I have to correct myself, it is not “opening the repo” it is when “loading indexes”
After I was able to actually complete a full run using rustic (which repacked ~150 GiB to remove a couple of MiB) the problem seems to be gone
(Output realigned for readability)
# du -s *
The deltions are probably from the last run using rustic
loading all snapshots...
finding data that is still in use for 63 snapshots
[4:37] 100.00% 63 / 63 snapshots
searching used packs...
collecting packs for deletion and repacking
[0:00] 100.00% 15303 / 15303 packs processed
to repack: 0 blobs / 0 B
this removes: 0 blobs / 0 B
to delete: 0 blobs / 1.517 GiB
total prune: 0 blobs / 1.517 GiB
remaining: 2798618 blobs / 410.663 GiB
unused size after prune: 0 B (0.00% of remaining size)
deleting unreferenced packs
[0:02] 100.00% 50 / 50 files deleted
Thanks in advance!
I will probably stick with rustic anyway, due to lockless prune. But restic served me well for a good time, and I am still happy to help figuring out issues and helping solving them.
Just a few comments (most are however rustic-specific)
rustic allows to finetune the (targeted) pack size much more than restic does (e.g. depending on the repo size) and prune does repack packs which are too small or (optionally) too large. See rustic config --help for more info. For a ~400GiB repo, the default would be a targeted data pack size of ~52MiB and prune would repack packs smaller than ~15MiB. This might explain your large amount of packs-to-repack.
A pruned repository can lead to significant index-load speedup, especially as small index files are combined into larger ones (this holds for restic prune as well as rustic prune). Also larger pack files lead to slightly smaller index files and may improve the speed of the index-load.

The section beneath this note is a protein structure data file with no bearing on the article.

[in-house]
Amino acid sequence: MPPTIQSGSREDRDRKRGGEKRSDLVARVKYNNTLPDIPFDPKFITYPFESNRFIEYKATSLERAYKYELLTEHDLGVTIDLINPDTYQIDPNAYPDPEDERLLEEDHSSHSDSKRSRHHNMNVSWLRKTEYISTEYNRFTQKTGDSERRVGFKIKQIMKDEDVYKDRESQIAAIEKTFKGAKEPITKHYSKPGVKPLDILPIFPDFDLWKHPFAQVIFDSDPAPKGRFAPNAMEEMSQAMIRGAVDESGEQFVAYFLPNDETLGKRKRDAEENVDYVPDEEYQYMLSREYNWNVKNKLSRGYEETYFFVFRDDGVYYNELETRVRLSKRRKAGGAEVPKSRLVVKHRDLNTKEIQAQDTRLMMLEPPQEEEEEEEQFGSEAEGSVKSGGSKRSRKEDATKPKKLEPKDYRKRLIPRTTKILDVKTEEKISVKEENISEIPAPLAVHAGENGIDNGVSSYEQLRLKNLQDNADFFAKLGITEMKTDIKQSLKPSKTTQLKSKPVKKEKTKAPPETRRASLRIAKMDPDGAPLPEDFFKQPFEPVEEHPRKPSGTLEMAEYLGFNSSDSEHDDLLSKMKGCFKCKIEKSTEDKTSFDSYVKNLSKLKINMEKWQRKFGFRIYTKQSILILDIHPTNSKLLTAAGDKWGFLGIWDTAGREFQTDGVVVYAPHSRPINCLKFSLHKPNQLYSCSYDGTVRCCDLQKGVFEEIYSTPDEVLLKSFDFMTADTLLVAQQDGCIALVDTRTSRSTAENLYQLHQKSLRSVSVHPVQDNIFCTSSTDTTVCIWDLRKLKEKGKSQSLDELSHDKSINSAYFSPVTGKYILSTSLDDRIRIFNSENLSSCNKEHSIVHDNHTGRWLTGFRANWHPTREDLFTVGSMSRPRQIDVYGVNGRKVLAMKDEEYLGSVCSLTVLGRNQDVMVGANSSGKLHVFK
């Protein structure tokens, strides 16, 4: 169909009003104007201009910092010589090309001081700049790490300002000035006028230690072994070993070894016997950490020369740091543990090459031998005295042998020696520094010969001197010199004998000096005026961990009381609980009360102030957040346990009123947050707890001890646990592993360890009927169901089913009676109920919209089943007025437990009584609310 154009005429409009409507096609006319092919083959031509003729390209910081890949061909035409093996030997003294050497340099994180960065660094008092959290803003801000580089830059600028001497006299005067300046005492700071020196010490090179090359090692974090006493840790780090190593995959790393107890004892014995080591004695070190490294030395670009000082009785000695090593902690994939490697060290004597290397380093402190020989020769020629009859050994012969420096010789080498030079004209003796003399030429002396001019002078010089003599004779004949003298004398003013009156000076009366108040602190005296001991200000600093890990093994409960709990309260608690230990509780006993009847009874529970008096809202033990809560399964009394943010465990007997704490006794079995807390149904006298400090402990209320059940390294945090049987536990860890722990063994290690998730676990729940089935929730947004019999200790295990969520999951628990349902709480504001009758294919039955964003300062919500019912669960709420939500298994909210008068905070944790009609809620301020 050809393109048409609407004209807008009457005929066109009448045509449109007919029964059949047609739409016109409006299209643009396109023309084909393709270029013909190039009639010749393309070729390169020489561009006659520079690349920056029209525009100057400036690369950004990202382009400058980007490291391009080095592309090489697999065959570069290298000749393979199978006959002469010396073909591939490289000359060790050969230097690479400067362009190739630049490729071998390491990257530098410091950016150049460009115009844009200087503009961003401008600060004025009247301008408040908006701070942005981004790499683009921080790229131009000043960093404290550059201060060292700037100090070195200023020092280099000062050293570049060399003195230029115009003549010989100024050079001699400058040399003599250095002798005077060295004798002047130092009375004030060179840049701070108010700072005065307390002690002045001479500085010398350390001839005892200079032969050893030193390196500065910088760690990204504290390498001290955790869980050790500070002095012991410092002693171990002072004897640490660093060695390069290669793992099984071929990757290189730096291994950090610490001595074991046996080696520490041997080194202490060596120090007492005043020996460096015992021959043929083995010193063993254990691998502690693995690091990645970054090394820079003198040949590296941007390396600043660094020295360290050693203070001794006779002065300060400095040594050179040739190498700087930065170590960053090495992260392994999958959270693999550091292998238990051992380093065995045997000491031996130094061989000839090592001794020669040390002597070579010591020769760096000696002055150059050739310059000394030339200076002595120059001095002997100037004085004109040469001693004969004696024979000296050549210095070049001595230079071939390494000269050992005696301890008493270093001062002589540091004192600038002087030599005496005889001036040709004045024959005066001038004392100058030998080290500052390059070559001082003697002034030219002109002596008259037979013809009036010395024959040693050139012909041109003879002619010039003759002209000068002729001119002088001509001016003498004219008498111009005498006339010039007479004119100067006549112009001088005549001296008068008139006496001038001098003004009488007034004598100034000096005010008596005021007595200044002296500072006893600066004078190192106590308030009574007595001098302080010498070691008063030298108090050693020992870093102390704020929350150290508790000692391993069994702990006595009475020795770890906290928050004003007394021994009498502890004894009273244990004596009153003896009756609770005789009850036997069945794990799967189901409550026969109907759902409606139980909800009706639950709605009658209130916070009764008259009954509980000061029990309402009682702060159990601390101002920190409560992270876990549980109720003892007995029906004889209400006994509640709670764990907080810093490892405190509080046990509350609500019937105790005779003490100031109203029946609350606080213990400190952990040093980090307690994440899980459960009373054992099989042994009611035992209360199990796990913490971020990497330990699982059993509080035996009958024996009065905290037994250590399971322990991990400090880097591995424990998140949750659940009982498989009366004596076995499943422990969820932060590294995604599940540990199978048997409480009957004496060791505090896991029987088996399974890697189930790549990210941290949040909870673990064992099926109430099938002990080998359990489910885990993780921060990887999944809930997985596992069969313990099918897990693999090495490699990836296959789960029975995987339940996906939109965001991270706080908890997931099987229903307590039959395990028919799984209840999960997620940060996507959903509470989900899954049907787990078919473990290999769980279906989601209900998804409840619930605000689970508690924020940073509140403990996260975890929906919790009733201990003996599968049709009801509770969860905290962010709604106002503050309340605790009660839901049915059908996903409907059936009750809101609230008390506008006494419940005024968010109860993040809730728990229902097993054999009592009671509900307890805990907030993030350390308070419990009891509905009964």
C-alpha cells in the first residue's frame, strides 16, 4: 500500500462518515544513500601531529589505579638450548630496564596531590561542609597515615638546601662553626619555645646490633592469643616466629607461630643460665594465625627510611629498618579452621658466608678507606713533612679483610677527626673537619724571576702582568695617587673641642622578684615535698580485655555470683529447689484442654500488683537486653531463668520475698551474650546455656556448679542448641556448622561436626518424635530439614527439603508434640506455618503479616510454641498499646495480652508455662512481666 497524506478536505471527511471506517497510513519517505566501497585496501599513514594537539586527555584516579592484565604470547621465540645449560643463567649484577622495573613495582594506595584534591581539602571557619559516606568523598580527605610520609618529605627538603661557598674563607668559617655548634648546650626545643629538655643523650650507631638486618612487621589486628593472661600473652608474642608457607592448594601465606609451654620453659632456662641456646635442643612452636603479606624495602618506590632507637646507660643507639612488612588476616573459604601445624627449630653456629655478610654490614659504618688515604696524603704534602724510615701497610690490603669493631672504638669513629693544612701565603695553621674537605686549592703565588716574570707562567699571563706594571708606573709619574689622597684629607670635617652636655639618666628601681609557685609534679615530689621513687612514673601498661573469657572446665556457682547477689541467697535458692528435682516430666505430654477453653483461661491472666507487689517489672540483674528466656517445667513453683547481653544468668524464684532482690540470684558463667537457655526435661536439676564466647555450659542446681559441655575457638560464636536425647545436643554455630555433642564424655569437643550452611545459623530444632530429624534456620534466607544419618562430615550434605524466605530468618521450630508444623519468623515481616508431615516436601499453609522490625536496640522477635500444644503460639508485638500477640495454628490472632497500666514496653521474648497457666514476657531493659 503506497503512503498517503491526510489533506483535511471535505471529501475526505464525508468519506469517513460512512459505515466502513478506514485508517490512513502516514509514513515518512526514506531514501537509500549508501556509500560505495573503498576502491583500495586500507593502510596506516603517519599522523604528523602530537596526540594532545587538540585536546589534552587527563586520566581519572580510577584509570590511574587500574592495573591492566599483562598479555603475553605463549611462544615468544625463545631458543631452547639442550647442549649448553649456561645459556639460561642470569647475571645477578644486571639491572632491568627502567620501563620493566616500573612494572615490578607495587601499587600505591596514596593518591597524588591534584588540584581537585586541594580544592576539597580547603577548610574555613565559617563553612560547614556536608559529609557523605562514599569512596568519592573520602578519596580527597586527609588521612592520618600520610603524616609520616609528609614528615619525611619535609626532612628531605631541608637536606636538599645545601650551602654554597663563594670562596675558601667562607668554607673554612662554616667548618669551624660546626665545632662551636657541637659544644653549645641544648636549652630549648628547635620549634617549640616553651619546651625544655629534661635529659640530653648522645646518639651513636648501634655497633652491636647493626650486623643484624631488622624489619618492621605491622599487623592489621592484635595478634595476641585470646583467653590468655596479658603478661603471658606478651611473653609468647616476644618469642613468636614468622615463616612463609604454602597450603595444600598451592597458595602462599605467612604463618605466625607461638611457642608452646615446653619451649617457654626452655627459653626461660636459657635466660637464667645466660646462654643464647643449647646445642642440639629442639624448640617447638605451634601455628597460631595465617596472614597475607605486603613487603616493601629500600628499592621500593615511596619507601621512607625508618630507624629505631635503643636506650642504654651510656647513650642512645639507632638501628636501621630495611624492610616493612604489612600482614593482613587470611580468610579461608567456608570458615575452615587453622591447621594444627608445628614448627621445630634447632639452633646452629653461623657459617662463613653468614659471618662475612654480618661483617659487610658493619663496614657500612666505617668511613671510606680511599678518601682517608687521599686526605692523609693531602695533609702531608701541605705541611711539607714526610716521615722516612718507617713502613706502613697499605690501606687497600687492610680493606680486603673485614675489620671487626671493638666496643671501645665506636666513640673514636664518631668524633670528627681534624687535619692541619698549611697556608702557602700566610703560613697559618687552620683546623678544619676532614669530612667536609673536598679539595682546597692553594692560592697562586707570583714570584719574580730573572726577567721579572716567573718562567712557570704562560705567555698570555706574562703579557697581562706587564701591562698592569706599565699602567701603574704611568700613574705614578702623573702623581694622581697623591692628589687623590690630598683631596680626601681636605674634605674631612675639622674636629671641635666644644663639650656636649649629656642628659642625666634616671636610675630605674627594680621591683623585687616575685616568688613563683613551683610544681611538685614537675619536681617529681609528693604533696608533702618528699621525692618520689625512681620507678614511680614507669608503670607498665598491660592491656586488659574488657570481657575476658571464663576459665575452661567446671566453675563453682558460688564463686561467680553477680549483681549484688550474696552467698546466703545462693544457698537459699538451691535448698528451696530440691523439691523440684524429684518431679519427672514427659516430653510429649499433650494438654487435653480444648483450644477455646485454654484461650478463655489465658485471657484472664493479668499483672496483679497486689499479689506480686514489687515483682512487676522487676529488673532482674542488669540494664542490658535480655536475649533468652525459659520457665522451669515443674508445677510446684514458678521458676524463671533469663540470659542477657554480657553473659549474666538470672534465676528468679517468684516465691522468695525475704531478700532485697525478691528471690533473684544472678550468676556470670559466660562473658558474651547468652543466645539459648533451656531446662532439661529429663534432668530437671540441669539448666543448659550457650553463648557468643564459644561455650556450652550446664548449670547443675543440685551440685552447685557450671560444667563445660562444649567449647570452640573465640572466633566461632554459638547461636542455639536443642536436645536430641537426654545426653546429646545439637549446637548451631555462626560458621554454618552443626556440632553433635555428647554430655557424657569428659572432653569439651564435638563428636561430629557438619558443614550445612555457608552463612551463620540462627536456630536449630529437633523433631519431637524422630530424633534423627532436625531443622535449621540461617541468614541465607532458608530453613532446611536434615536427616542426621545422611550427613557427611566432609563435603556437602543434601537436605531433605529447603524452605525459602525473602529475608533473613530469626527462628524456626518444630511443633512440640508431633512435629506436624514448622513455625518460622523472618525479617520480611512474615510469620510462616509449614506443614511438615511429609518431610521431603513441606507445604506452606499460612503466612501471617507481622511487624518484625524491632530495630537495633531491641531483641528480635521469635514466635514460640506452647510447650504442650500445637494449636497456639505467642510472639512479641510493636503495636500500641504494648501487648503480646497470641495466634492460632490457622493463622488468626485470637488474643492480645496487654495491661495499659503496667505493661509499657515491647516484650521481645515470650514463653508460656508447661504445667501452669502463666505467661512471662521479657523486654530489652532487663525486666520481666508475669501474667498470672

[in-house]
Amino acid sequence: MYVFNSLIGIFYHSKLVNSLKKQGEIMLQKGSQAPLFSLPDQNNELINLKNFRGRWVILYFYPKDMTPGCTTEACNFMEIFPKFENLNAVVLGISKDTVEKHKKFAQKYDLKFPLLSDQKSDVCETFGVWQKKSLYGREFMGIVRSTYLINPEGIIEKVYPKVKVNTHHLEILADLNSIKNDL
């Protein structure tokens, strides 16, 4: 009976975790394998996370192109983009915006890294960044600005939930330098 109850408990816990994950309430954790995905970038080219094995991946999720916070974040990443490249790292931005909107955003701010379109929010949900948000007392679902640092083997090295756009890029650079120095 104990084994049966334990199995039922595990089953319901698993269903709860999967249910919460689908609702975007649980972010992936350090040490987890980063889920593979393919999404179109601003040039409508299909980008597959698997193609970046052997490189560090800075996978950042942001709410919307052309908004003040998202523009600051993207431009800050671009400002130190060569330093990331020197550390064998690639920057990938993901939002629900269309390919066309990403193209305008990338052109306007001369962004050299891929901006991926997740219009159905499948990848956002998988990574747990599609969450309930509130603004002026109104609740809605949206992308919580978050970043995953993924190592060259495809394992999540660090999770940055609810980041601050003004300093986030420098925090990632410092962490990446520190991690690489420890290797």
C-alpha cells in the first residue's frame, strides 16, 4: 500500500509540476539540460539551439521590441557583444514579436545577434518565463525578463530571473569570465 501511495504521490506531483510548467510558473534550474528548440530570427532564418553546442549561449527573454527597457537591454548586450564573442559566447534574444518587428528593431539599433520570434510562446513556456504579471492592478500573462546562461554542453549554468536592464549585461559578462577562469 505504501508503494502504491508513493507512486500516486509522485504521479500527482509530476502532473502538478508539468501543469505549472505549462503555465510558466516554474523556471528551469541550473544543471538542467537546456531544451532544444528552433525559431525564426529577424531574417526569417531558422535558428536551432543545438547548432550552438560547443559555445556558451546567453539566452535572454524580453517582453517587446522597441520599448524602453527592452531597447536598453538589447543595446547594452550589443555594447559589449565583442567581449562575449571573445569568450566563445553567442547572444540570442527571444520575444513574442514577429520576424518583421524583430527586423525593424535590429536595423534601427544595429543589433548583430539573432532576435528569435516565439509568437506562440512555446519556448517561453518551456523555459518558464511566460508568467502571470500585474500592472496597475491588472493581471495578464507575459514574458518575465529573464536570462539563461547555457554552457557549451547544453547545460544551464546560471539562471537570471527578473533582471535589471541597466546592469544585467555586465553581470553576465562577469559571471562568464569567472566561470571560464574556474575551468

To see information about number of repo files and size du is not enough. rustic provides the rustic repoinfo command, for restic see Add new command `repoinfo` by aawsome · Pull Request #2543 · restic/restic · GitHub
It seems you did run rustic prune and afterwards restic prune on the repository. This is not much a problem (beware of parallel running backup jobs, though!) but restic doesn’t recognize the packs marked for removal by the two-phase pruning of rustic. restic just sees them as “unreferenced packs” and will immediately remove them (Hence the warning about parallel running backup jobs) - maybe this is what you are seeing here.
The index needs only be repaired if you think that restic prune didn’t leave a valid index. (It rewrites the complete index and afterwards removes all previously existing index files.)
rustic does indeed save the pack files marked for deletion in an additional packs_to_delete section in the index files. Moreover, it saves more information for the pack files like a timestamp (creation time or time when marked for deletion) in an additional time field. As additional json fields are ignored by restic, restic only sees the kept pack files in the index and additional pack files (the marked ones) which seem to be not referenced in the index. If there would be a backup job parallel to the rustic prune run, these pack files could potentially contain needed data for this just-generated snapshot. But as the restic prune run afterwards did not report any missing pack files, that was obviously not the case. So deleting these pack files is no problem and is what a future rustic prune run would have done anyway.
A problem is to run rustic backup (which does not create lock files) parallel to restic prune (which immediately removes packs) or any backup job parallel to rustic prune --instant-delete (which immediately removes packs and doesn’t read lock files), all other combinations are safe, IMO.
Side remark: There is the feature --keep-pack in rustic prune which allows to keep packs at least for a given period (this is useful e.g. if you pay for a minimum hold time). This feature also uses the time field. A mixed run of rustic/restic prevents this feature from working as restic doesn’t save this information.
“rebuilding index” was not printed and therefore the index was not rebuilt. Thus the information about marked pack files is still in the index, but the pack files no longer exist. But yes, that is probably not an actual problem, as long as these marked pack files are not still in use somewhere.